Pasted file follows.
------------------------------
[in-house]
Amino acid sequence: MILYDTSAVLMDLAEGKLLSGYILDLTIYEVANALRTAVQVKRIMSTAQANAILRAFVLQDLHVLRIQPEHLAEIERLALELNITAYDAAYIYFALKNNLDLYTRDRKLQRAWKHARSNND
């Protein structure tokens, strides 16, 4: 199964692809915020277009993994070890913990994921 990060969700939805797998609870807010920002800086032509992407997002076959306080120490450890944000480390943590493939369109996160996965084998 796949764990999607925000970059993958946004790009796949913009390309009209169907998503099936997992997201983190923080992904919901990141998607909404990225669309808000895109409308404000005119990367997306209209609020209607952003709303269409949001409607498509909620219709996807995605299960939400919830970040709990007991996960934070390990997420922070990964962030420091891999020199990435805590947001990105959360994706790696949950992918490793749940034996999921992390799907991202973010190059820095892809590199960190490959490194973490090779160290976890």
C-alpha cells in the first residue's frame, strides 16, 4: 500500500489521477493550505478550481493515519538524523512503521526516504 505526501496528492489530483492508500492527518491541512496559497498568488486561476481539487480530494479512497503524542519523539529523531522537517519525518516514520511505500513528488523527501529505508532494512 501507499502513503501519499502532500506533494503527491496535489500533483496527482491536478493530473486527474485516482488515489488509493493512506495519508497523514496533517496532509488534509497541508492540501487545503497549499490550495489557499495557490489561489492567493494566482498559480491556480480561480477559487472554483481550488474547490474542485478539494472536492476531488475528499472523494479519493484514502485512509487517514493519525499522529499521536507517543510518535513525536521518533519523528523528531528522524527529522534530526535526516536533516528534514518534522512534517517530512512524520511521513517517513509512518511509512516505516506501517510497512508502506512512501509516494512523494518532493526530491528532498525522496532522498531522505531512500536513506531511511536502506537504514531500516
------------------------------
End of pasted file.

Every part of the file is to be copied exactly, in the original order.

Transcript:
[in-house]
Amino acid sequence: MILYDTSAVLMDLAEGKLLSGYILDLTIYEVANALRTAVQVKRIMSTAQANAILRAFVLQDLHVLRIQPEHLAEIERLALELNITAYDAAYIYFALKNNLDLYTRDRKLQRAWKHARSNND
């Protein structure tokens, strides 16, 4: 199964692809915020277009993994070890913990994921 990060969700939805797998609870807010920002800086032509992407997002076959306080120490450890944000480390943590493939369109996160996965084998 796949764990999607925000970059993958946004790009796949913009390309009209169907998503099936997992997201983190923080992904919901990141998607909404990225669309808000895109409308404000005119990367997306209209609020209607952003709303269409949001409607498509909620219709996807995605299960939400919830970040709990007991996960934070390990997420922070990964962030420091891999020199990435805590947001990105959360994706790696949950992918490793749940034996999921992390799907991202973010190059820095892809590199960190490959490194973490090779160290976890």
C-alpha cells in the first residue's frame, strides 16, 4: 500500500489521477493550505478550481493515519538524523512503521526516504 505526501496528492489530483492508500492527518491541512496559497498568488486561476481539487480530494479512497503524542519523539529523531522537517519525518516514520511505500513528488523527501529505508532494512 501507499502513503501519499502532500506533494503527491496535489500533483496527482491536478493530473486527474485516482488515489488509493493512506495519508497523514496533517496532509488534509497541508492540501487545503497549499490550495489557499495557490489561489492567493494566482498559480491556480480561480477559487472554483481550488474547490474542485478539494472536492476531488475528499472523494479519493484514502485512509487517514493519525499522529499521536507517543510518535513525536521518533519523528523528531528522524527529522534530526535526516536533516528534514518534522512534517517530512512524520511521513517517513509512518511509512516505516506501517510497512508502506512512501509516494512523494518532493526530491528532498525522496532522498531522505531512500536513506531511511536502506537504514531500516